We note that Toyota raises four counter arguments why Winter should not prevail on appeal, all of which fail. First, Toyota counters that `[t]he plaintiff's case is simply a strained attempt to boot strap [sic] this private disagreement into various wage and hour statutes.' Resp't's Br. at 8. In Toyota's view, recognizing a cause of action here would allow the wrongful discharge in violation of public policy tort to swallow the rule of at-will employment. We disagree.
Toyota's first argument stands contrary to the State's strong policy in favor of requiring employers to pay wages due employees, as our Supreme court recognized. Schilling, 136 Wn.2d at 157-58. Winter still must carry the burden at trial of demonstrating that the discharge resulted from the employee's assertion of his right to be paid in compliance with the wage statutes, and not for some other bona fide reason. See Thompson, 102 Wn.2d at 232-33. The employee's burden of proving that the employer's conduct contravened a clear mandate of public policy properly balances the employee's interest in job security and the employer's interest in making personnel decisions without fear of incurring civil liability. See Thompson, 102 Wn.2d at 232-33.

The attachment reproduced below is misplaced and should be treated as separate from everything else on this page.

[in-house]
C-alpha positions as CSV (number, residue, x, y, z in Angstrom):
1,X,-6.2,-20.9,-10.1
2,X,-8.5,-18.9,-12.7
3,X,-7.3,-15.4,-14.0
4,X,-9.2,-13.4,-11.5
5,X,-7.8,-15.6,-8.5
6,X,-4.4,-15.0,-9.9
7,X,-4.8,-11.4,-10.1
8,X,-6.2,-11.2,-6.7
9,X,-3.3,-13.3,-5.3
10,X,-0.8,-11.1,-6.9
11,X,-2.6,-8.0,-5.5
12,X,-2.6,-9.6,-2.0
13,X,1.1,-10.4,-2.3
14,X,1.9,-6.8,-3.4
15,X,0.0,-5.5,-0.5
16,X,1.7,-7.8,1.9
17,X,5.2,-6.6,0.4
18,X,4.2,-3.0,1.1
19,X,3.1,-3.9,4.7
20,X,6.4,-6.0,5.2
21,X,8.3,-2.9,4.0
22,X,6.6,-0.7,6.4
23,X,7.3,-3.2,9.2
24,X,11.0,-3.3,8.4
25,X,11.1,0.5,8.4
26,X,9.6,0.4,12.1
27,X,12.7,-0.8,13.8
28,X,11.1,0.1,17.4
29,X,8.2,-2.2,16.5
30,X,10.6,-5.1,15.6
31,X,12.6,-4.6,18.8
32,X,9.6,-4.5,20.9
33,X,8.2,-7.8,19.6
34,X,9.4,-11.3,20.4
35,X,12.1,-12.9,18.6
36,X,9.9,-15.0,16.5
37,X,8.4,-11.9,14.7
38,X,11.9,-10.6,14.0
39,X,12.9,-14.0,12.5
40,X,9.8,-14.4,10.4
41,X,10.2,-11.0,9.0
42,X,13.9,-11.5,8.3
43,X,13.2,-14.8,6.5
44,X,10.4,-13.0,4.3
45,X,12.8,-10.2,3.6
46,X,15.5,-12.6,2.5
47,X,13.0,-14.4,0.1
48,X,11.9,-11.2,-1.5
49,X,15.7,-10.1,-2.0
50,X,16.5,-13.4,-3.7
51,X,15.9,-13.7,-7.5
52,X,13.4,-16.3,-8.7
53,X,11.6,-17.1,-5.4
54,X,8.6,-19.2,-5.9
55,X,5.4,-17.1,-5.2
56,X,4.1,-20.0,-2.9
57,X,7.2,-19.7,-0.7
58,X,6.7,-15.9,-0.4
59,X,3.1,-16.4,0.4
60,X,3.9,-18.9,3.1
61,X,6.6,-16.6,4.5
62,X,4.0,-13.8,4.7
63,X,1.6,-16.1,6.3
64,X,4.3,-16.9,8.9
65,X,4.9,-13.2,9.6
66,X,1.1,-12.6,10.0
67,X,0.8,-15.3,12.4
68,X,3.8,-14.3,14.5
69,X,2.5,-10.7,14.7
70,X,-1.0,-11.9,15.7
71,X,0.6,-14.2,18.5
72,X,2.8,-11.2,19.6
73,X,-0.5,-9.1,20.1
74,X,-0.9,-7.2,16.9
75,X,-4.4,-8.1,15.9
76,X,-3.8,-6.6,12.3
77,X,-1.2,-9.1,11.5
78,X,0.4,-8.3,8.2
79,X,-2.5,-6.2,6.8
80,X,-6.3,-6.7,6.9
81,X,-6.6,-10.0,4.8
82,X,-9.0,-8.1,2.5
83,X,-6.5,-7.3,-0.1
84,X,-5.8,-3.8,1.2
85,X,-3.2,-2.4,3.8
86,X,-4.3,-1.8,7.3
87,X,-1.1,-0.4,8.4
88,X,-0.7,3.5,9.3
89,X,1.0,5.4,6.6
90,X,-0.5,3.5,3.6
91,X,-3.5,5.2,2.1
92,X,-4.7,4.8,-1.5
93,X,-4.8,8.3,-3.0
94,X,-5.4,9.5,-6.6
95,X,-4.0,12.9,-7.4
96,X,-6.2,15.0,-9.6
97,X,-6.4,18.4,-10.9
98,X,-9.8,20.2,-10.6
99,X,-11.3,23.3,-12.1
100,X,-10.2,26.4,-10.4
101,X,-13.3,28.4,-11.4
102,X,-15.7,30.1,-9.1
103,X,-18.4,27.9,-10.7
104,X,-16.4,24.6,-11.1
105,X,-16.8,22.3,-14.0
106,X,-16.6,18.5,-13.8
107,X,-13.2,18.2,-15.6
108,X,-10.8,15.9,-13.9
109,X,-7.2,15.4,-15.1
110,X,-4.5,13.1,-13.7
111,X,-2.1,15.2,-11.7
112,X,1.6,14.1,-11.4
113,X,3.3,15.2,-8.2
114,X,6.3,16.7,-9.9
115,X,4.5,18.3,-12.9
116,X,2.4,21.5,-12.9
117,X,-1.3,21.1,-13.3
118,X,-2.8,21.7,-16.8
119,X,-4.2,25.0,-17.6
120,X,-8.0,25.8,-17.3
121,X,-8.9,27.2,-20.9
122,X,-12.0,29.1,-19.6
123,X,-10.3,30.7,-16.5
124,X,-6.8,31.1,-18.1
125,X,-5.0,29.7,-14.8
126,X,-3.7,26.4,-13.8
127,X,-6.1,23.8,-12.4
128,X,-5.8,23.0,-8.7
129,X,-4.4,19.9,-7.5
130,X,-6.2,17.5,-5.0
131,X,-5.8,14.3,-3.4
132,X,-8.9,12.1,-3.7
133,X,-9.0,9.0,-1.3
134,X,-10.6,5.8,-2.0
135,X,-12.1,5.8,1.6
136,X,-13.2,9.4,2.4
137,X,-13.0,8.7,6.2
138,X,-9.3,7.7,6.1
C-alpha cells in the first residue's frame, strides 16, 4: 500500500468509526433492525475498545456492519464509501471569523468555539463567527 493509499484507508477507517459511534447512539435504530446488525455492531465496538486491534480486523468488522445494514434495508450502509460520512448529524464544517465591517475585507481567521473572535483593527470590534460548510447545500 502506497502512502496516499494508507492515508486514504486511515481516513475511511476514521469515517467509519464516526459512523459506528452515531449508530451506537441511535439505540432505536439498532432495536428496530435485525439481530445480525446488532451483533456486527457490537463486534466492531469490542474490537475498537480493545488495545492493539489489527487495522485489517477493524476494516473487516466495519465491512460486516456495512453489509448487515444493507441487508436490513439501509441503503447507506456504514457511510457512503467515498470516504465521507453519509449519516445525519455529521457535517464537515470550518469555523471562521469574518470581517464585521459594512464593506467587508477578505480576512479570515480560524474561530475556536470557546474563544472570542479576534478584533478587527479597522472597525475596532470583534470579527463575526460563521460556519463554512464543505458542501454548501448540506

And Toyota's first argument particularly fails to persuade us given that the trial court dismissed Winter's lawsuit before Toyota complied with his proper discovery requests. Winter may or may not be able to establish facts that entitle him to recover. The record before the trial court and before us does not contain sufficient facts to determine whether the case involves a private disagreement rather than a public policy violation.
Second, Toyota counters that the trial court properly dismissed Winter's claim based on his admissions during argument on the dismissal motion. More specifically, Toyota asserts that he admitted the issue was not whether Toyota paid him a minimum hourly rate, but whether it paid him for all hours worked. The record does not support Toyota's assertion.
Although Winter maintained that Toyota violated the minimum wage act by failing to pay him for all hours worked, he did not concede that Toyota paid him more than the minimum wage, on average. Regardless, the particular manner in which Toyota violated the statute remains a fact that must be proven at trial. According to Winter's hypothetical facts, Toyota failed to pay him some overtime hours. This suffices to establish a hypothetical violation of chapter 49.46 RCW.